• Photography is high definition – again better than GM but not as good as Nearmap.
  • It has 10m contours which look reasonably good.

But Queensland Globe is not perfect:

  • No georeferencing information is available, but see below.
  • Contours disappear when you zoom in very close.
  • Cadastre is unreliable and sometimes appears only when zoomed out too far for usefulness. Just keep trying.
  • Images can’t be downloaded, you have to take screenshots.


Here is how to add georeferencing information to the GE / GQ image. Download the Gridlines Manager .kml file.

Gridlines Manager

This one appears in the Place pane in GE (I’m not sure how or why) and will remain there for future use. (It seems to be necessary to load the QG KML file each time.) Switch on 0.1km grid lines as well as the QG imagery and contours, take a screenshot and you have an image which you can easily load into Ocad and print out for fieldworking.

Once again the gridlines are not entirely reliable, sometimes they don’t display, I think because the system relies upon the availability of a server somewhere to provide the data.

How to load the image in Ocad? I find it’s easiest to import a GPX track somewhere in the vicinity of your map, as this fixes up your map’s Coordinate System, Zone and Offset, and locates you near where you want to be. Now in Ocad go to Map | Set Scale etc and set a grid distance of 100m. Switch on the grid and you can now load the QG image and adjust to the gridlines.

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OCAD Adds Co-ordinate System for Nearmap

NearMap logo

A Mercator projection for Nearmap imagery

Grounded Patterns near Bendigo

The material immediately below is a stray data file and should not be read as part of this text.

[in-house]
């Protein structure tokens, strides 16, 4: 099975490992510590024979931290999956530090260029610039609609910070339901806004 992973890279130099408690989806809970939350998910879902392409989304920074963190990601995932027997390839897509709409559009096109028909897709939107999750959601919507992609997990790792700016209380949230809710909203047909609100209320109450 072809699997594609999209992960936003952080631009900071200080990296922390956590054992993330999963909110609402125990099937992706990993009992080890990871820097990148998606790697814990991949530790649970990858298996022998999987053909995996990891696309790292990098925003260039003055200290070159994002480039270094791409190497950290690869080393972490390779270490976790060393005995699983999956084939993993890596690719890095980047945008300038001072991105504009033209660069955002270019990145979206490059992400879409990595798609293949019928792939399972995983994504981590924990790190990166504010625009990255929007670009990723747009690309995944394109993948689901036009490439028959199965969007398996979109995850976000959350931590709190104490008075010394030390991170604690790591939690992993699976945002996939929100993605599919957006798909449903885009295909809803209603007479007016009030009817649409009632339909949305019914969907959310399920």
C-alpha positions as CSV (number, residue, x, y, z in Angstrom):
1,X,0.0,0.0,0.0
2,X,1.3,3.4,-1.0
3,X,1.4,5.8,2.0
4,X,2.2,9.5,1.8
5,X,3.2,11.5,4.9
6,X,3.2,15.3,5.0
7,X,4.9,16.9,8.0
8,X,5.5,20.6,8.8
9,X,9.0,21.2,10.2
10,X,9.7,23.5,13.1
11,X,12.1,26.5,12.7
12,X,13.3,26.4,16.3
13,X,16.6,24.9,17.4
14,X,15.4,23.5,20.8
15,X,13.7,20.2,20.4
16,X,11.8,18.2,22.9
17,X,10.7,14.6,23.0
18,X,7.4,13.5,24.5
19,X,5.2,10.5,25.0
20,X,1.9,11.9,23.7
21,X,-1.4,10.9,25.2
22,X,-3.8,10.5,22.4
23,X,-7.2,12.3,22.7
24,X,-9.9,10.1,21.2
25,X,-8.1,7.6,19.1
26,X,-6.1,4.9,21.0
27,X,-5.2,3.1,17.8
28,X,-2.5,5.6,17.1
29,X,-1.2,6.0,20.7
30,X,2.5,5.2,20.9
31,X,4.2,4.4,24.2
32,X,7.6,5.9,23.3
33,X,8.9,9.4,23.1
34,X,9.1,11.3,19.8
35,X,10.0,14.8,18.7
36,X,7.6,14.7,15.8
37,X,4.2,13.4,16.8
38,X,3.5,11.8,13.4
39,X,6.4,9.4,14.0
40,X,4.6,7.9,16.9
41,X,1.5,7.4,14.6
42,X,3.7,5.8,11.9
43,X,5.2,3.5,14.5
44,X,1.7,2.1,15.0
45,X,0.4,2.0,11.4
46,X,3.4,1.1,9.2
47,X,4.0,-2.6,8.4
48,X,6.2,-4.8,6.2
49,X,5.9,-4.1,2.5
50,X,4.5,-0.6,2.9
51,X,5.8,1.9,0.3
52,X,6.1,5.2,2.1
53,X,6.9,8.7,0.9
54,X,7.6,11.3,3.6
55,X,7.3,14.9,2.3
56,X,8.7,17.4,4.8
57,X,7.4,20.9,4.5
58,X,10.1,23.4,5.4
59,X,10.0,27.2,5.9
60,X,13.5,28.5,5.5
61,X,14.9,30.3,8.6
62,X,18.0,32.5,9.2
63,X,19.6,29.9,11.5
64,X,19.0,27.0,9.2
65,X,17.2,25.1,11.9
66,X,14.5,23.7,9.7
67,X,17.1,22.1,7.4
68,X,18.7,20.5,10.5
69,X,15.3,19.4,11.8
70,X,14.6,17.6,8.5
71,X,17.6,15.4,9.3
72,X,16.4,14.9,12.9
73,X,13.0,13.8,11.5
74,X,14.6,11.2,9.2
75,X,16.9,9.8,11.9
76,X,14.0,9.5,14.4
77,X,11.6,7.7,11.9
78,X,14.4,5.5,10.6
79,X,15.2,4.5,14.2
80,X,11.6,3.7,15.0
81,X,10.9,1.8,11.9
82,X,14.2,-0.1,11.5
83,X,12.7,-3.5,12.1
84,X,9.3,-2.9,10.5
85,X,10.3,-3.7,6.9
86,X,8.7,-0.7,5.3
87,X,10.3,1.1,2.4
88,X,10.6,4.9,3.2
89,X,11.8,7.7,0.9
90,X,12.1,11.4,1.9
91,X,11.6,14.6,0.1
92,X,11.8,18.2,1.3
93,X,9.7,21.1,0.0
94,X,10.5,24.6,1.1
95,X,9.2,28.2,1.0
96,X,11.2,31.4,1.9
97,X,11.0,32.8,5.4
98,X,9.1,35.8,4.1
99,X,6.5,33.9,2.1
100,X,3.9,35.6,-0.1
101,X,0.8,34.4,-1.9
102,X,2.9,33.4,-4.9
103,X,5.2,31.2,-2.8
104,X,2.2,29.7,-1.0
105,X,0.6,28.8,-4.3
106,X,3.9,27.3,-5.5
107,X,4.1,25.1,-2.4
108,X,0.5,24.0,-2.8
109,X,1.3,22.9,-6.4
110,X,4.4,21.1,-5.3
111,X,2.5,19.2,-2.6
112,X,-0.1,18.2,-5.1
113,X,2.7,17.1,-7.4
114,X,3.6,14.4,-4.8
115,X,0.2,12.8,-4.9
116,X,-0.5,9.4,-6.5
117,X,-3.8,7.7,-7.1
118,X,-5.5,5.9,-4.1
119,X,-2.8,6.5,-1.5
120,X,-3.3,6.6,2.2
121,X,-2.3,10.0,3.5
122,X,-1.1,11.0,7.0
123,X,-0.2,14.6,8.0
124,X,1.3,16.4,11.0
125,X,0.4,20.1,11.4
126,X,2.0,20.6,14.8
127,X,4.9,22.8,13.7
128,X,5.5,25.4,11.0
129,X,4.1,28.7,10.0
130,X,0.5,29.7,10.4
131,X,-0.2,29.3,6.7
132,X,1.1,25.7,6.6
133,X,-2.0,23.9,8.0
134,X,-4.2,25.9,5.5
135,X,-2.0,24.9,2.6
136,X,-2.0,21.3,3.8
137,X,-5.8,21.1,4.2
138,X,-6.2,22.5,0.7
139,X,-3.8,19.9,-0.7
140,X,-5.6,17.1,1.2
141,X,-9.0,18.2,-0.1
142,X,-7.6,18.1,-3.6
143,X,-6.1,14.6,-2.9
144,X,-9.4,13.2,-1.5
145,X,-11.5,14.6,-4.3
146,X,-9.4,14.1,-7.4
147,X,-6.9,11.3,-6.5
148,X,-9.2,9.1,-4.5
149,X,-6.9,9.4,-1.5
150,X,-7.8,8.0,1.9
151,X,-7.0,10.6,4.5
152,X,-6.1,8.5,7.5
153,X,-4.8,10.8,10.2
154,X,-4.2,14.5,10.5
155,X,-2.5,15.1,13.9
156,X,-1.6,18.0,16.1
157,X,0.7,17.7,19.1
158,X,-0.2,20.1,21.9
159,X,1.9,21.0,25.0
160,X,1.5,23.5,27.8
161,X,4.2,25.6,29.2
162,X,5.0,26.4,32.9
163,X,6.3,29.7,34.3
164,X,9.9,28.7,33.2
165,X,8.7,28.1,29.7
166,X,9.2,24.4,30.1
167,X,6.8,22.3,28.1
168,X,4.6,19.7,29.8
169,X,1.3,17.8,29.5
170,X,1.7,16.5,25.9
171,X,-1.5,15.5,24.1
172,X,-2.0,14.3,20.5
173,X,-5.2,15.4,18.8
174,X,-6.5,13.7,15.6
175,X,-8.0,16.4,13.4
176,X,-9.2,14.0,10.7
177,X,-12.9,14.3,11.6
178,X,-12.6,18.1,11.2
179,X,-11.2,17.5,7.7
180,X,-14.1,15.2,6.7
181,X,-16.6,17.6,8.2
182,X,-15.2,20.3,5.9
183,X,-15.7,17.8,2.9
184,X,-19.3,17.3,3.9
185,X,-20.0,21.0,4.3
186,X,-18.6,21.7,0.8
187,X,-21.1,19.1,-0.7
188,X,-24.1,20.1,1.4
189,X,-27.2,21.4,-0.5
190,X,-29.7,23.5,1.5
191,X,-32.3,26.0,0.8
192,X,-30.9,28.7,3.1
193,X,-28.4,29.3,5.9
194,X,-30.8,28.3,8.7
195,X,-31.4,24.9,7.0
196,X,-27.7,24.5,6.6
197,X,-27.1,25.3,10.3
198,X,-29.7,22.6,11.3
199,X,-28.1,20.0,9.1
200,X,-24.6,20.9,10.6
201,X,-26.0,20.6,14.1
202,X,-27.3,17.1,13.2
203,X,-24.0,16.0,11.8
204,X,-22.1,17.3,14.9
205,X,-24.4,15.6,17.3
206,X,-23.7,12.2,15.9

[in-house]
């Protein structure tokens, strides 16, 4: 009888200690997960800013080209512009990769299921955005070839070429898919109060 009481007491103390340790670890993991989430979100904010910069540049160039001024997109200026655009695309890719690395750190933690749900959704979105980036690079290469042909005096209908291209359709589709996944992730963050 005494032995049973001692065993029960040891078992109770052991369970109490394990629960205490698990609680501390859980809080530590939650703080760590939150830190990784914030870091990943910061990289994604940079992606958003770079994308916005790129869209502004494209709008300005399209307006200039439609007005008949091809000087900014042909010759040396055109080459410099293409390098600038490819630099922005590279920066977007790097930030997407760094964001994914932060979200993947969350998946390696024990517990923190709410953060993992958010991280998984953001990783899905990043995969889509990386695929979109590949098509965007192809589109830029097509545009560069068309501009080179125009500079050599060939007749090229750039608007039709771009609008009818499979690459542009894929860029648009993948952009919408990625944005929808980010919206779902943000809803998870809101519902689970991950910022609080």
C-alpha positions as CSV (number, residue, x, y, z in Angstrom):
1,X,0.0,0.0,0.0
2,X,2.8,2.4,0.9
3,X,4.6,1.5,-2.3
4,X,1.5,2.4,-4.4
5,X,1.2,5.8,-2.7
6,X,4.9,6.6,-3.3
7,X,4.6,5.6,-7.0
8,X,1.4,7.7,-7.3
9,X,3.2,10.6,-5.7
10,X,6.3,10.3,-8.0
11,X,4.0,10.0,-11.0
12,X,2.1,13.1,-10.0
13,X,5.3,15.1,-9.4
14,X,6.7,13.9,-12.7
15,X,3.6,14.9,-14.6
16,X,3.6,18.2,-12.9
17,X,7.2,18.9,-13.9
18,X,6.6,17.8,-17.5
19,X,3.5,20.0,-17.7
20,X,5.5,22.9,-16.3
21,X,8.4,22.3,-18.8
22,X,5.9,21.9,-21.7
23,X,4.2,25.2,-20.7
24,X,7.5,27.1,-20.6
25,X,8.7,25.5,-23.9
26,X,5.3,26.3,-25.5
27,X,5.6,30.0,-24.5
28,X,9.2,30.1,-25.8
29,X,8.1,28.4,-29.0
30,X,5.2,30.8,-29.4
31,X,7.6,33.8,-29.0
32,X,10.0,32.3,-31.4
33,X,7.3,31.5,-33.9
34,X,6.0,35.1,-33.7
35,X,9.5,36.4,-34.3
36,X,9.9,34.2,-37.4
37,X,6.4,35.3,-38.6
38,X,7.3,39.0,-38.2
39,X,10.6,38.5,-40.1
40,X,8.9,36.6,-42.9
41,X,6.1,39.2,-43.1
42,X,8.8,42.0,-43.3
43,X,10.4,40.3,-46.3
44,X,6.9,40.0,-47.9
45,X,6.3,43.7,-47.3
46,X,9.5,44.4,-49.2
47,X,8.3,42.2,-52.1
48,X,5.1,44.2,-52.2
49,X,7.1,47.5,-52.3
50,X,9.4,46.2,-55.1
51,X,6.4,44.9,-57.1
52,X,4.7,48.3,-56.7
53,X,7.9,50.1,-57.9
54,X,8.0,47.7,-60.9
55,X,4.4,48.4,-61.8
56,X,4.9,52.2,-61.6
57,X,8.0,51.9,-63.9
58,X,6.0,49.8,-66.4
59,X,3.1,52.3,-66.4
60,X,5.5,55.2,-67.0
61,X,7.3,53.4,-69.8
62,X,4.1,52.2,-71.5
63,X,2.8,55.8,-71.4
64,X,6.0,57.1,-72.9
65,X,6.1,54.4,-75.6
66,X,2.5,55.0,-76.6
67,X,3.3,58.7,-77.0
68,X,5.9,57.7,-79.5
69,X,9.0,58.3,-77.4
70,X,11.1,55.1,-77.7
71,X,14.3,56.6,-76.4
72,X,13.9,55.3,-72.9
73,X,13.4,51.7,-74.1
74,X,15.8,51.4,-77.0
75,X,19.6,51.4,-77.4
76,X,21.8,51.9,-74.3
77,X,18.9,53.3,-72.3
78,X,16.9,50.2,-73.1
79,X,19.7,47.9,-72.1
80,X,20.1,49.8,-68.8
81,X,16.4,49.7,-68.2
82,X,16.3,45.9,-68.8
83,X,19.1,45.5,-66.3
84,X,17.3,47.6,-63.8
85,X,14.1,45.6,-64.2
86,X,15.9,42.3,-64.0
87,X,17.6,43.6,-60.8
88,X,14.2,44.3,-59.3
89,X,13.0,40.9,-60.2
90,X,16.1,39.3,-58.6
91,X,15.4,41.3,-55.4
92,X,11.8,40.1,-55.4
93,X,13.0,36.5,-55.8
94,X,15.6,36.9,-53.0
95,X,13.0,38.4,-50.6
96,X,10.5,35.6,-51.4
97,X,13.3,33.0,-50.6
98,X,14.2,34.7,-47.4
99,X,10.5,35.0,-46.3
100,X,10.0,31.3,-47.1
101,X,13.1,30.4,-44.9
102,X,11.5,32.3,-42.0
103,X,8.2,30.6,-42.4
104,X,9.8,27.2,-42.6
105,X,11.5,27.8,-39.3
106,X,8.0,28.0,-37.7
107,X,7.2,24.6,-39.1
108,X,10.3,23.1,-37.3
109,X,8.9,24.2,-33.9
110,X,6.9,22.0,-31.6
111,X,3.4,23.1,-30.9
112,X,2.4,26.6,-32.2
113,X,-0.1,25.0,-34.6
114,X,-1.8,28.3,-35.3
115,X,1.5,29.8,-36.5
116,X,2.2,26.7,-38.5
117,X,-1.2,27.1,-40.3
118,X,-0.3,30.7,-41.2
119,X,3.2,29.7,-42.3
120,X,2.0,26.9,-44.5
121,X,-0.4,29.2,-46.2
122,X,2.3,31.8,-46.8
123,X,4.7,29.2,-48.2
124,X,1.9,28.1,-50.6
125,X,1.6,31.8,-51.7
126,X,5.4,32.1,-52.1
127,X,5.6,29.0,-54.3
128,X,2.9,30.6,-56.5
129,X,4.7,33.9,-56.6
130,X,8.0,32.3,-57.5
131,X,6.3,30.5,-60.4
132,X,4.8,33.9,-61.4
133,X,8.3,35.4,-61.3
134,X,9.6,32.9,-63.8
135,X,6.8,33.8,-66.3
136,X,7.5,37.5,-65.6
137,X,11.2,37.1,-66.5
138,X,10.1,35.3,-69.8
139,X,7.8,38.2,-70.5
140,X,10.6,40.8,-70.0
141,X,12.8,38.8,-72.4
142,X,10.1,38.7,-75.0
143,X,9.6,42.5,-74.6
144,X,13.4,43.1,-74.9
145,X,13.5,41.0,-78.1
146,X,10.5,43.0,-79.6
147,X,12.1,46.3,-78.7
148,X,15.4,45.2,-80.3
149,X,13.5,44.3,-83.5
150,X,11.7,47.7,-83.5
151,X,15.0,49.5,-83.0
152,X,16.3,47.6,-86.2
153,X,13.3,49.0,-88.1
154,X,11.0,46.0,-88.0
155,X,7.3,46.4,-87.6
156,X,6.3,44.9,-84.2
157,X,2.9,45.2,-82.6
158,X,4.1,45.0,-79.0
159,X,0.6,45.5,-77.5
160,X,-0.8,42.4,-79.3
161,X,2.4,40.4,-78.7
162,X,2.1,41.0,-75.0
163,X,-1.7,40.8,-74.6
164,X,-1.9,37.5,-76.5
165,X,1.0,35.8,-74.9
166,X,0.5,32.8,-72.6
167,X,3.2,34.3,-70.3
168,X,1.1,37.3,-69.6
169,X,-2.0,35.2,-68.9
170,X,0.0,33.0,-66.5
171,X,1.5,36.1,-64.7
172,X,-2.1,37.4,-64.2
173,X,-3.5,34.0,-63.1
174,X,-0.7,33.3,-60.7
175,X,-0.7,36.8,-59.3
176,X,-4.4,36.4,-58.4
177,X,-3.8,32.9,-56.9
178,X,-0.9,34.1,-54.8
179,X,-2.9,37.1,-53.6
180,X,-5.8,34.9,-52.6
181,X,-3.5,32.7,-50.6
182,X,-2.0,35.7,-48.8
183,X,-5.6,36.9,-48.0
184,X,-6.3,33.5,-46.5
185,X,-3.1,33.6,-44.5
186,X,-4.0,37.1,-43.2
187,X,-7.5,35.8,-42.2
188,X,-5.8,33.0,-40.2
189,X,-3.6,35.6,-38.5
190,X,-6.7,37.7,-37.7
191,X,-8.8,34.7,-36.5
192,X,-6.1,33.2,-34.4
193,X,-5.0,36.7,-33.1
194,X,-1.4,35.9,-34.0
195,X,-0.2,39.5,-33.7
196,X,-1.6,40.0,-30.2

Grounded Patterns near Bendigo

In testing Nearmap’s not-for-profits’ plan, Russell Rigby of NSW reported that after analysis;

  1. The Google Mercator units aren’t even close to metres so current Nearmap imagery cannot be imported straight into OCAD at a meaningful scale.
  2. The OCAD transformation [via registration of image corners to OCAD map] from Google Mercator to Map Grid of Australia is good, but needs testing in more areas to be sure.

Following further investigation by Russell and myself we determined that the EPSG code 3785 referenced by Nearmap was not present in OCAD’s co-ordinate system range. Further detective work showed that OCAD contains the original version of the Google Mercator projection (EPSG 900913) but it is no longer officially in use. Not that a cursory search of the spatial world would tell you that. Fortunately Russell came across this post in Alastair Aitcheson’s spatial blog.

Popular Visualisation CRS / Mercator

I advised OCAD hq of the issue along with the background we discovered and they got onto the matter immediately. Their recent service release of 2013-09-04 contains the co-ordinate system referenced by Nearmap images available under the latter’s Basic plan. In the OCAD co-ordinate system list it is named Popular Visualisation CRS / Mercator (EPSG 3785). Note this addition is not documented in the release notes.